MyChart Login

Oncologist, Dr. Wade Swenson, Talks about World Cancer Day

World Cancer Day is February 4, 2023. It is an annual event that brings attention to cancer and encourages people to take steps to prevent, find, and treat it.

As many people know, cancer is a disease that occurs when abnormal cells in the body grow and divide in an uncontrolled way. These abnormal cells can form tumors and spread to other parts of the body, a process known as metastasis. There are many different types of cancer, and they can develop in almost any part of the body.

Many things are known to cause cancer, such as genes, exposure to certain chemicals and environmental factors, and some lifestyle choices, like smoking and not eating well. While some causes cannot be controlled, there are many things individuals can do to reduce their risk of developing cancer. Some of these are to stop smoking, eat well and exercise regularly, and get regular cancer screenings.

In recent years, many advances in cancer care have led to improved survival rates and a higher quality of life for cancer patients. These advances include the development of targeted therapies that are more effective and less toxic than traditional chemotherapy, as well as immunotherapies that help the body’s immune system fight cancer.

Cancer screening is an essential tool in the fight against cancer. Cancer screening can save lives by detecting cancer in its early stages when it is most treatable. There are many cancer screening tests, and the right one for each person depends on their age, gender, and other risk factors. Some standard cancer screening tests include mammograms for breast cancer, colonoscopies and stool tests for colon cancer, and Pap tests for cervical cancer.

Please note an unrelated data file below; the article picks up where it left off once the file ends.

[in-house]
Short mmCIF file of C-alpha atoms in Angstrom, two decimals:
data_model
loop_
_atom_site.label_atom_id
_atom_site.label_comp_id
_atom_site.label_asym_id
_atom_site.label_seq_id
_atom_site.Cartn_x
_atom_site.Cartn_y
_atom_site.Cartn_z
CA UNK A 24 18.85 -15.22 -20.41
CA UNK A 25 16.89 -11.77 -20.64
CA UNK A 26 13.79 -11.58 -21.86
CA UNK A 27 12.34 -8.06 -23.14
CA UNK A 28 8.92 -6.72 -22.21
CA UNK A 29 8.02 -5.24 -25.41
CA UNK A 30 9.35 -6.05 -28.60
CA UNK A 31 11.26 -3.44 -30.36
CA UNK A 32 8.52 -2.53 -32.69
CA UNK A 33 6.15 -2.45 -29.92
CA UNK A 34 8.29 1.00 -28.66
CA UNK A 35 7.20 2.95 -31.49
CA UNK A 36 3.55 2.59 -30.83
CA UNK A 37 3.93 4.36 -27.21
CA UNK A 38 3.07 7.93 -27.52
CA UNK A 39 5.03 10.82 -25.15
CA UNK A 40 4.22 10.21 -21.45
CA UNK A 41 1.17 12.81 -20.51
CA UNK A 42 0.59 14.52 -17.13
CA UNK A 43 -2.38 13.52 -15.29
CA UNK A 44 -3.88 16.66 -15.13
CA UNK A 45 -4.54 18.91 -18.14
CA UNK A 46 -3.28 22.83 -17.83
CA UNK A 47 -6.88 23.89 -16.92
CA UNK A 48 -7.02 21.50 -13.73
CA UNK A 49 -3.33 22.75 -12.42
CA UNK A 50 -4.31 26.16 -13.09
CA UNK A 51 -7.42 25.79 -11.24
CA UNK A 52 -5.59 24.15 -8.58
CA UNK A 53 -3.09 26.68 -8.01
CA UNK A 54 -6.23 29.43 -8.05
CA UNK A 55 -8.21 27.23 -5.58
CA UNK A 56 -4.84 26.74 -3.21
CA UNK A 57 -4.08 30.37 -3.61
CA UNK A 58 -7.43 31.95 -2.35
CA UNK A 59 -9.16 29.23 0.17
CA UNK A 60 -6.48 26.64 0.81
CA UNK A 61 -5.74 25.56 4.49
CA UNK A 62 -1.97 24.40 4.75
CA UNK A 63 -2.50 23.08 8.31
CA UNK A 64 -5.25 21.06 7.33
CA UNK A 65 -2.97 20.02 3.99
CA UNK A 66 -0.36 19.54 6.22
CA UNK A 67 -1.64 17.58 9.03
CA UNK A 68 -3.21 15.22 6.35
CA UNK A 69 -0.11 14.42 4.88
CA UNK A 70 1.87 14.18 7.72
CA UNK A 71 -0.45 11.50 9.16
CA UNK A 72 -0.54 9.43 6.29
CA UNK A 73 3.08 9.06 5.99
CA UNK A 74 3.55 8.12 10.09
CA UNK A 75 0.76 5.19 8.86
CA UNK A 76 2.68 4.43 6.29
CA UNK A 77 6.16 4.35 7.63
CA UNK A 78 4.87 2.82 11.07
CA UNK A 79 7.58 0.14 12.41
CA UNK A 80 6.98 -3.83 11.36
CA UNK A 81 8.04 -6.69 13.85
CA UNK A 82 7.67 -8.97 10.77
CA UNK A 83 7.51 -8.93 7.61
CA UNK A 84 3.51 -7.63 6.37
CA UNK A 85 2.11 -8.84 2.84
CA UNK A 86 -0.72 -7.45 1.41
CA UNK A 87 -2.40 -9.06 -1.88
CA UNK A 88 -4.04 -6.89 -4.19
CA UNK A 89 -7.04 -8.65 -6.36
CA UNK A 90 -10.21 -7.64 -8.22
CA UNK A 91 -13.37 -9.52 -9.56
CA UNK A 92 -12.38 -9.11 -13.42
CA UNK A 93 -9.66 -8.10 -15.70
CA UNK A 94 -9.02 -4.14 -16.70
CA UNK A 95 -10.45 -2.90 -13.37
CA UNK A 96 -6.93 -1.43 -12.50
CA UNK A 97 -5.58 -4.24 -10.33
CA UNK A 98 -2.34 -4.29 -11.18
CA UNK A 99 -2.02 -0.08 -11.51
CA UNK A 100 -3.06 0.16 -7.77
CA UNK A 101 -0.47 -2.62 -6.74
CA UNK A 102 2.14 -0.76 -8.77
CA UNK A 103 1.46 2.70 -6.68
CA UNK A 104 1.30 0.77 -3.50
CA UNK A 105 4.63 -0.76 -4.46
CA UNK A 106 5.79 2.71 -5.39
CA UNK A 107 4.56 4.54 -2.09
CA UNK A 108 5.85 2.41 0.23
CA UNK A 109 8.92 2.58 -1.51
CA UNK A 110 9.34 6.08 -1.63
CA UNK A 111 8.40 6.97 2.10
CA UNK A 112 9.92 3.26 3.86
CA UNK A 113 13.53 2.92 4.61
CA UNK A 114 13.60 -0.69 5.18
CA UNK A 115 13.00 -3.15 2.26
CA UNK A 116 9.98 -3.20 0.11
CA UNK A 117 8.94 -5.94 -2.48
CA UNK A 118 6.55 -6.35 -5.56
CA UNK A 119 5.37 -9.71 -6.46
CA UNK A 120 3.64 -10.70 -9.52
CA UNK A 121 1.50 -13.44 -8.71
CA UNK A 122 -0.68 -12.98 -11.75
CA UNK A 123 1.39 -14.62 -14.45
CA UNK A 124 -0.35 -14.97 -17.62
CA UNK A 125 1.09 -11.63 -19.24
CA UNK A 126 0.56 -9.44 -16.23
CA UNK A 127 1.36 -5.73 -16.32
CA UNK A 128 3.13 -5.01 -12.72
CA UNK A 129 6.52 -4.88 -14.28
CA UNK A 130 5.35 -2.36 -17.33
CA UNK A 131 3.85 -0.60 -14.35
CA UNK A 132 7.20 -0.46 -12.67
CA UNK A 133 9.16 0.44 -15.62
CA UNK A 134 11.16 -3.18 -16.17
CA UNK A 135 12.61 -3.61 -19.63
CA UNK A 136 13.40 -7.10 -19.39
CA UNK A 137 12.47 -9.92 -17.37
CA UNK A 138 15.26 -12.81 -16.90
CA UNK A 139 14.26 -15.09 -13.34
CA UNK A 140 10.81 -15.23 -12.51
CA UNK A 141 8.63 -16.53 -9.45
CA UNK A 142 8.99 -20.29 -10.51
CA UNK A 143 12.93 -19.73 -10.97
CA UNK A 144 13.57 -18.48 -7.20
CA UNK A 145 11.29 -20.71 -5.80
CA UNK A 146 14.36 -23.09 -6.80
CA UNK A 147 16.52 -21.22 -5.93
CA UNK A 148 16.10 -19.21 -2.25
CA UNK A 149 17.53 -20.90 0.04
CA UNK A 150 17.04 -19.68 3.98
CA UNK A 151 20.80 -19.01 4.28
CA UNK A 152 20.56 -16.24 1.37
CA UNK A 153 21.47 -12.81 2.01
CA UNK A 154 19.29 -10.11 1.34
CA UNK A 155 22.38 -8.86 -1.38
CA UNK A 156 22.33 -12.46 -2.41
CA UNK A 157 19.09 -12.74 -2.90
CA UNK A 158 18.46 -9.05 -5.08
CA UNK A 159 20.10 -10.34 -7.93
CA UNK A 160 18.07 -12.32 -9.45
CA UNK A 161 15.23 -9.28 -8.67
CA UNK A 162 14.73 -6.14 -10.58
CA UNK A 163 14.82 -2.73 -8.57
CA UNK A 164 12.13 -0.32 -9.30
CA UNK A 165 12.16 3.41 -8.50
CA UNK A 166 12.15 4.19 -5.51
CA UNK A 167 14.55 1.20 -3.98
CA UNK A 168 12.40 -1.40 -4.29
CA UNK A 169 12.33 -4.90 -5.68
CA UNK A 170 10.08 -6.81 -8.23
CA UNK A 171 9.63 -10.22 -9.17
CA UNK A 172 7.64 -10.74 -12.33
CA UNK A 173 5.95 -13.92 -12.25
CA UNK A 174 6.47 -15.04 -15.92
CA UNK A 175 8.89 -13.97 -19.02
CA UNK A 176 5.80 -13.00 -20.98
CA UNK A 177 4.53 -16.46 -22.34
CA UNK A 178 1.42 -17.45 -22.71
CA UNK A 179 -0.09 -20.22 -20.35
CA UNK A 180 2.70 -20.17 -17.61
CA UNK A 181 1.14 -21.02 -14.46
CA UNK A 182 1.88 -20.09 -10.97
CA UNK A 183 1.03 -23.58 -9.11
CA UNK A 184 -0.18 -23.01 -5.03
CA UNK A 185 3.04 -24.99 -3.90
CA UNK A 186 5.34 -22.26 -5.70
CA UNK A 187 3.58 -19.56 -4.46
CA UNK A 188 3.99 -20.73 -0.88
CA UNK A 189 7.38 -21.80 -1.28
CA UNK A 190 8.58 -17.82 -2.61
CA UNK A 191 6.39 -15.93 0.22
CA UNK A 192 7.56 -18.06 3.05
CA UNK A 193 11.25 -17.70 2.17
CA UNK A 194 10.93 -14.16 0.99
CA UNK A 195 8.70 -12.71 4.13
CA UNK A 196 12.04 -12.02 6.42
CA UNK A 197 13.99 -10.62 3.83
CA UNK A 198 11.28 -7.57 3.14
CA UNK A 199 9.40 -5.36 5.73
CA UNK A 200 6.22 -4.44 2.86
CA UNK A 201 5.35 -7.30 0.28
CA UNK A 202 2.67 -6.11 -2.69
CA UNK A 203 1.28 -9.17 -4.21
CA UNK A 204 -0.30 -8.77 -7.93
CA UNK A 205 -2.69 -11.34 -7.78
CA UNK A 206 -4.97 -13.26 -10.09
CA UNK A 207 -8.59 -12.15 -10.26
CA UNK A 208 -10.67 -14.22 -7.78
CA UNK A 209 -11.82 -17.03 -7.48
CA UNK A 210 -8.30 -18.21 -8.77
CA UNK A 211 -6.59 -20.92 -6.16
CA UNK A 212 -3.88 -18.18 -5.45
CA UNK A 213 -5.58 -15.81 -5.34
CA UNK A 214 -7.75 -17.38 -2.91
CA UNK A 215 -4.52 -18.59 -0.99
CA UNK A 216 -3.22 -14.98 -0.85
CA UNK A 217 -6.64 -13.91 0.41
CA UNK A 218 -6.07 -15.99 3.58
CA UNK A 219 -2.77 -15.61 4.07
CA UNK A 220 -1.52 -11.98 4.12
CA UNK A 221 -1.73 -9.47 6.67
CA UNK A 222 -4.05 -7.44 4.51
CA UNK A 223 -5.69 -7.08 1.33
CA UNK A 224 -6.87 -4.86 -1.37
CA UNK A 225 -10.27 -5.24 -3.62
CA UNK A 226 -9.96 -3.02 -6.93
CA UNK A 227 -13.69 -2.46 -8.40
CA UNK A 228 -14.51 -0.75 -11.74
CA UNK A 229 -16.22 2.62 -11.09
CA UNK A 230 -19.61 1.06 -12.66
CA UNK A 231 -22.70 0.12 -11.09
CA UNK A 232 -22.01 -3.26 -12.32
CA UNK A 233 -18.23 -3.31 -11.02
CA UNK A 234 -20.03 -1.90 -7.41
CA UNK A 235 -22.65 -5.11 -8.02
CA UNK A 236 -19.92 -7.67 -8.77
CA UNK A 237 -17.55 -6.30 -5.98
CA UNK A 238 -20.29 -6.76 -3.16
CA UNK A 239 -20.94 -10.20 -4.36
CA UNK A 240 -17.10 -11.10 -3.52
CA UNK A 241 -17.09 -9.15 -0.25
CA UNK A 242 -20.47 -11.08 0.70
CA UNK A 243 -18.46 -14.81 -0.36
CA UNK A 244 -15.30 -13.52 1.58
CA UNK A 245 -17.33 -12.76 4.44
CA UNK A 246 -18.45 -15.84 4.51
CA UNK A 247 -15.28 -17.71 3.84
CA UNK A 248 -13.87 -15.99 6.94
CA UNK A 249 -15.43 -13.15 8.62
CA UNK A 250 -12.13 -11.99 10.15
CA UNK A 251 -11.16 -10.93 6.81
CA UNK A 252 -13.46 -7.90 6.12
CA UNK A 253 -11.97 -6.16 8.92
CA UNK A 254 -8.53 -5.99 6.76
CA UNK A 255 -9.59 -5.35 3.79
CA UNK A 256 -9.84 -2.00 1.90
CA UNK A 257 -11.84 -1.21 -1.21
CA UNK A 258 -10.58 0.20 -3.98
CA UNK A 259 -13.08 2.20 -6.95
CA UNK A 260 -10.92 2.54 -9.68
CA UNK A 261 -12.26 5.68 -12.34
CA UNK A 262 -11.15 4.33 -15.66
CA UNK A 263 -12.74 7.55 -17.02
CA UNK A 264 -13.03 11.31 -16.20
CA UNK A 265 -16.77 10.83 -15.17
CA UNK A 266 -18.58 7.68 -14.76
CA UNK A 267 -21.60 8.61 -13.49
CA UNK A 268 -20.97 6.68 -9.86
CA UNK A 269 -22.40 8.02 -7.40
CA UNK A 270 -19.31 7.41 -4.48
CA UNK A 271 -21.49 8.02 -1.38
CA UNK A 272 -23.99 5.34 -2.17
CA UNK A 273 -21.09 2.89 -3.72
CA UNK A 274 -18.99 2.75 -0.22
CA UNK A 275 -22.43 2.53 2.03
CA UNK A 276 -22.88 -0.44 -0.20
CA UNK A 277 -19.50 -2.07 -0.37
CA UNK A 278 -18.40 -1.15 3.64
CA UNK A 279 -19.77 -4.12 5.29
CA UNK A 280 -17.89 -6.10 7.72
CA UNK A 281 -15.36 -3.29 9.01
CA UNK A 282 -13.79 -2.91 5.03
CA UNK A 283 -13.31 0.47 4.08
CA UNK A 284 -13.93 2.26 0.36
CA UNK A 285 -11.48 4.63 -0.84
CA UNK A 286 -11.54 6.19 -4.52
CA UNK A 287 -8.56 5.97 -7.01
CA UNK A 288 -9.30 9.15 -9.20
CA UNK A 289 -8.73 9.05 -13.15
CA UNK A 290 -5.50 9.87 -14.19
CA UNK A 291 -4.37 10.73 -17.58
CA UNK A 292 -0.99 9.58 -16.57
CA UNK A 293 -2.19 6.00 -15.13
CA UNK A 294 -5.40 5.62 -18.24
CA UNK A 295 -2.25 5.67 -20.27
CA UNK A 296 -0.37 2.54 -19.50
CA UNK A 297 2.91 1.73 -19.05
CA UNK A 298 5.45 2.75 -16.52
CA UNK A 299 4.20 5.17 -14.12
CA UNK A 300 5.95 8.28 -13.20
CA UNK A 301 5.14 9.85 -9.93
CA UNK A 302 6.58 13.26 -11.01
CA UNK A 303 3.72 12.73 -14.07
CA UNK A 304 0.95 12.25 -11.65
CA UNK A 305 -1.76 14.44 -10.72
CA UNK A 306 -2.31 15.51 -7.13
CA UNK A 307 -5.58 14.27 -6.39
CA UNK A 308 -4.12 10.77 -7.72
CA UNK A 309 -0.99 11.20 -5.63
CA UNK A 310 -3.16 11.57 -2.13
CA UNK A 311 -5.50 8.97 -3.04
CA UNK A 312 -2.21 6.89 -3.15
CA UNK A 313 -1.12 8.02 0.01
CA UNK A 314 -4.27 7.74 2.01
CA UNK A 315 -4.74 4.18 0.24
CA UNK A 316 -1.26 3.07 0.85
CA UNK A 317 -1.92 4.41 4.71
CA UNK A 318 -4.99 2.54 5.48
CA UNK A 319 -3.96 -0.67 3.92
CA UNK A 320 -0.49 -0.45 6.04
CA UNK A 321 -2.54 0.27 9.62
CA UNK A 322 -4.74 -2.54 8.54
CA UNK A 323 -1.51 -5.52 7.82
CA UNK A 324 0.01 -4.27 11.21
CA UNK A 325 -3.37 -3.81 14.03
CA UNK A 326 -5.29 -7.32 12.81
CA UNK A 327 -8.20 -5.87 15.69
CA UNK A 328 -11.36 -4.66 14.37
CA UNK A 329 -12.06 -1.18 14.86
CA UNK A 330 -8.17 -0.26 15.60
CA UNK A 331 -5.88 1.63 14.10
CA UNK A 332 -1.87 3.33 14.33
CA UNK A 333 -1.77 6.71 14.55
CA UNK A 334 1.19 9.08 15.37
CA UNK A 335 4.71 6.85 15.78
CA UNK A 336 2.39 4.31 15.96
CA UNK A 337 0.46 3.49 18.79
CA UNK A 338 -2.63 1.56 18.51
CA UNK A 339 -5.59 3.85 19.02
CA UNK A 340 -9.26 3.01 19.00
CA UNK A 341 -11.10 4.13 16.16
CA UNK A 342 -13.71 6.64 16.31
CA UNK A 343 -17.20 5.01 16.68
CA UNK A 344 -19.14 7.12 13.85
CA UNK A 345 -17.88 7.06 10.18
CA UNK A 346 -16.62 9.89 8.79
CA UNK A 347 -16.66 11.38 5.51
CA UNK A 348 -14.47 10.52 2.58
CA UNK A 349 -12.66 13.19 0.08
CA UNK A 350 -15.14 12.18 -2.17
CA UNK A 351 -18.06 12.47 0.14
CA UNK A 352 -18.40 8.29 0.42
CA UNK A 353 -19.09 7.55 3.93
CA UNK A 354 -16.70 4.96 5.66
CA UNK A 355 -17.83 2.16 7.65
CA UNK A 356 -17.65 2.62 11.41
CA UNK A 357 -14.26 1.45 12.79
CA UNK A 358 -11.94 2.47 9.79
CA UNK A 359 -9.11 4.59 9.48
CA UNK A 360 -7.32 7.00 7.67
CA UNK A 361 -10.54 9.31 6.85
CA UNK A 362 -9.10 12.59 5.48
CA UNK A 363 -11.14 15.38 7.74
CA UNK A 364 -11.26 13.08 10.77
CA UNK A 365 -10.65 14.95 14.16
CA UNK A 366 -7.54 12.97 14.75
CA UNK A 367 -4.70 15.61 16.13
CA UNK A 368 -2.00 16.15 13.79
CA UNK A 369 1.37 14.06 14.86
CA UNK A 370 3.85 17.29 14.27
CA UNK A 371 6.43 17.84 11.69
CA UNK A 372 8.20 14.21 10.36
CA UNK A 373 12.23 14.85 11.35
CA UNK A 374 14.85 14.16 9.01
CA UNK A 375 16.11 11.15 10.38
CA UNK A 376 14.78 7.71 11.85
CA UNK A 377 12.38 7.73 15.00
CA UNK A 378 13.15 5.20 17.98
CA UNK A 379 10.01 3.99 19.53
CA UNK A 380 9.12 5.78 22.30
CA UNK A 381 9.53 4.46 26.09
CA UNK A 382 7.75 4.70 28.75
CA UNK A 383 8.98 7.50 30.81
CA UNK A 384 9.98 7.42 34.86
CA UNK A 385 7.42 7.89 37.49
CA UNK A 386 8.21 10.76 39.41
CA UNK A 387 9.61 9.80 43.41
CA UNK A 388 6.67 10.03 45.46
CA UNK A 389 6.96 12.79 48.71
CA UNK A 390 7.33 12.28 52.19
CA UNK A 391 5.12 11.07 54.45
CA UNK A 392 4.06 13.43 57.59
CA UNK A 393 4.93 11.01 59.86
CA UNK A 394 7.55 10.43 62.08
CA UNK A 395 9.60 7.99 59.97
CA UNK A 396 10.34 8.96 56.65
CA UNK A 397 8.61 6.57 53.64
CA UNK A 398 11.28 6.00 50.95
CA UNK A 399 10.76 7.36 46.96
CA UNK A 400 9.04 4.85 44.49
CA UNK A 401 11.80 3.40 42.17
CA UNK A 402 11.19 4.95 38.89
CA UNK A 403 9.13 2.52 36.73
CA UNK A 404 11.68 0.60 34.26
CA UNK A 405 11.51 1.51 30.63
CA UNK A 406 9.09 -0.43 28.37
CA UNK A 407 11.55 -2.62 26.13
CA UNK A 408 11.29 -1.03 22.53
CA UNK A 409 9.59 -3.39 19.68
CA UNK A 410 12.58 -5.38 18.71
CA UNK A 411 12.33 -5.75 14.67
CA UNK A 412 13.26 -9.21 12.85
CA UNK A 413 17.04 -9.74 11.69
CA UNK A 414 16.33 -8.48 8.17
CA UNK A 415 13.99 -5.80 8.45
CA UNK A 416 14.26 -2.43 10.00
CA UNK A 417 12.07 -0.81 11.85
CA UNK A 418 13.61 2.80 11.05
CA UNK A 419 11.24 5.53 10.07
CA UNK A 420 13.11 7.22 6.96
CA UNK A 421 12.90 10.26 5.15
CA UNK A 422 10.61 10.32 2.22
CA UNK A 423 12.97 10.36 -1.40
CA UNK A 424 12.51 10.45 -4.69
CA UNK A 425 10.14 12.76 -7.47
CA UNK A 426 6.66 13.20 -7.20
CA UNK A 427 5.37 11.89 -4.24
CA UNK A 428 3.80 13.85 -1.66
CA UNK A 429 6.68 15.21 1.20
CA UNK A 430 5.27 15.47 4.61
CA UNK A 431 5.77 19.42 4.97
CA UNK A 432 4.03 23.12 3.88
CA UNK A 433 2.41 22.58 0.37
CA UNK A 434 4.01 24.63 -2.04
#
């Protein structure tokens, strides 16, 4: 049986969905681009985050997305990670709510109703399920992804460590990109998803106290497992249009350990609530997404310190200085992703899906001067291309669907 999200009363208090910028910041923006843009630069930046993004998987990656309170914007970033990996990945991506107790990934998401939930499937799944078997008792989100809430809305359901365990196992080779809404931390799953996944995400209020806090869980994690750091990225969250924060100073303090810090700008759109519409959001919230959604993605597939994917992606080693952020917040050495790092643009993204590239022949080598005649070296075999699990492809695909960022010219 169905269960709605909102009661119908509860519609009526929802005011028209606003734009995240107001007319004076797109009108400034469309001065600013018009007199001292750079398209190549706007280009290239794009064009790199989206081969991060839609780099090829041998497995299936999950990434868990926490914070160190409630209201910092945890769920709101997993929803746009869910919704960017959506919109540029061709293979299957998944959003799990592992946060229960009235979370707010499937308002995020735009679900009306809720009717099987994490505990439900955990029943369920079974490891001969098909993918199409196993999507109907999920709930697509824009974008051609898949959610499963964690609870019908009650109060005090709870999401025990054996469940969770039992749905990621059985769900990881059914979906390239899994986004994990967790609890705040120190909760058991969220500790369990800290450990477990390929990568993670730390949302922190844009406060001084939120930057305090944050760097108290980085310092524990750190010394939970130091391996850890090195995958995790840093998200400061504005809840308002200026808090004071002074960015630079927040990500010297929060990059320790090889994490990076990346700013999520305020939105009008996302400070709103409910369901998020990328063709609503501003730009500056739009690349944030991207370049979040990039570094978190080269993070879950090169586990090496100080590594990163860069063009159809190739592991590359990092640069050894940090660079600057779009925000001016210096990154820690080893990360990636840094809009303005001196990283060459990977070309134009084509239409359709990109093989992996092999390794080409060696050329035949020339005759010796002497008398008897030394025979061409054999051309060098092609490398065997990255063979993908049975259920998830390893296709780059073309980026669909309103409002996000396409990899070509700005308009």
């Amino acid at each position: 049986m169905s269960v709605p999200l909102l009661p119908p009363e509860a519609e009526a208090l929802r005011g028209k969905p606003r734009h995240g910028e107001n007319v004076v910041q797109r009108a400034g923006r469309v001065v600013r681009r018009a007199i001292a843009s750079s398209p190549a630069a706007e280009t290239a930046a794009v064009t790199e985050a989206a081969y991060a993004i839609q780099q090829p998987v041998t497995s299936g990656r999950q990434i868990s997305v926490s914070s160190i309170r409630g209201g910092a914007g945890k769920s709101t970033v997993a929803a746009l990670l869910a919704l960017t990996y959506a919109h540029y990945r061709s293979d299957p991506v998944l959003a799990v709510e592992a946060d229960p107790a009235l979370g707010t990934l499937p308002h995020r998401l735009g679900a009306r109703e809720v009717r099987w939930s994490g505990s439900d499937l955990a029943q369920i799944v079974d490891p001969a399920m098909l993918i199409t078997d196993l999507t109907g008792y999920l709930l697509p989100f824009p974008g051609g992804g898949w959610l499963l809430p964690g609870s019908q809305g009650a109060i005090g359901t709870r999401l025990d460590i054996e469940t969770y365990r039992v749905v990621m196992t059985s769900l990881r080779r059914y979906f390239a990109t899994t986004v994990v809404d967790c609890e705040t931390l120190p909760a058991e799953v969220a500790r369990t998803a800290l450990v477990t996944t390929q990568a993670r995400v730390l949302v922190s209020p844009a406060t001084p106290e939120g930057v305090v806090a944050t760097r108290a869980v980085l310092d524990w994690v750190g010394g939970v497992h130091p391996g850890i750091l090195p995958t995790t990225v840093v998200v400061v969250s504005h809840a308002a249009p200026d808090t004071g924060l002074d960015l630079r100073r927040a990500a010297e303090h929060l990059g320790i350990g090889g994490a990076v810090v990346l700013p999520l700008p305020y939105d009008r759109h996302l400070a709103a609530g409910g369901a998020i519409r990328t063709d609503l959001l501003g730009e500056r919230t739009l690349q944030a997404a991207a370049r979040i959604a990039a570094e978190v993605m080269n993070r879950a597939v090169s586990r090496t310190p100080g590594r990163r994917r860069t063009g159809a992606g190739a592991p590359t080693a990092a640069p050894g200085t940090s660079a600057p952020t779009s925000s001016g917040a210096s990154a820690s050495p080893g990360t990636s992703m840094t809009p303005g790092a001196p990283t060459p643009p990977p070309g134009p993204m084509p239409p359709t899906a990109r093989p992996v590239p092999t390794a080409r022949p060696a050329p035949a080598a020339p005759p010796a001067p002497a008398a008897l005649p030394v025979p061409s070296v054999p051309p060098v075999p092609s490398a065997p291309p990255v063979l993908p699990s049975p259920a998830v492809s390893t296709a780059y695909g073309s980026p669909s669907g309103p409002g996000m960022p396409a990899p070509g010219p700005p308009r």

On World Cancer Day, consider what you and your loved ones can do to decrease the risk of developing cancer. Here are three things that are known to reduce the risk of developing cancer:

  1. Don’t use tobacco products: Using tobacco products, including cigarettes, cigars, and chewing tobacco, is a leading cause of cancer. Cigarette smoking is associated with 13 types of cancer; 48% of cancer deaths are attributed to smoking. Quitting smoking and avoiding other tobacco products can significantly reduce a person’s risk of cancer.
  2. Maintain a healthy diet and exercise routine. A diet high in fruits, vegetables, and whole grains and low in processed and red meats has been linked to a lower cancer risk. Exercise has also been shown to help reduce the risk of cancer and many other health conditions.
  3. Protect yourself from the sun: Exposure to ultraviolet (UV) radiation from the sun can increase the risk of skin cancer. To protect yourself, use sunscreen with an SPF of at least 15, seek shade, and wear protective clothing outdoors.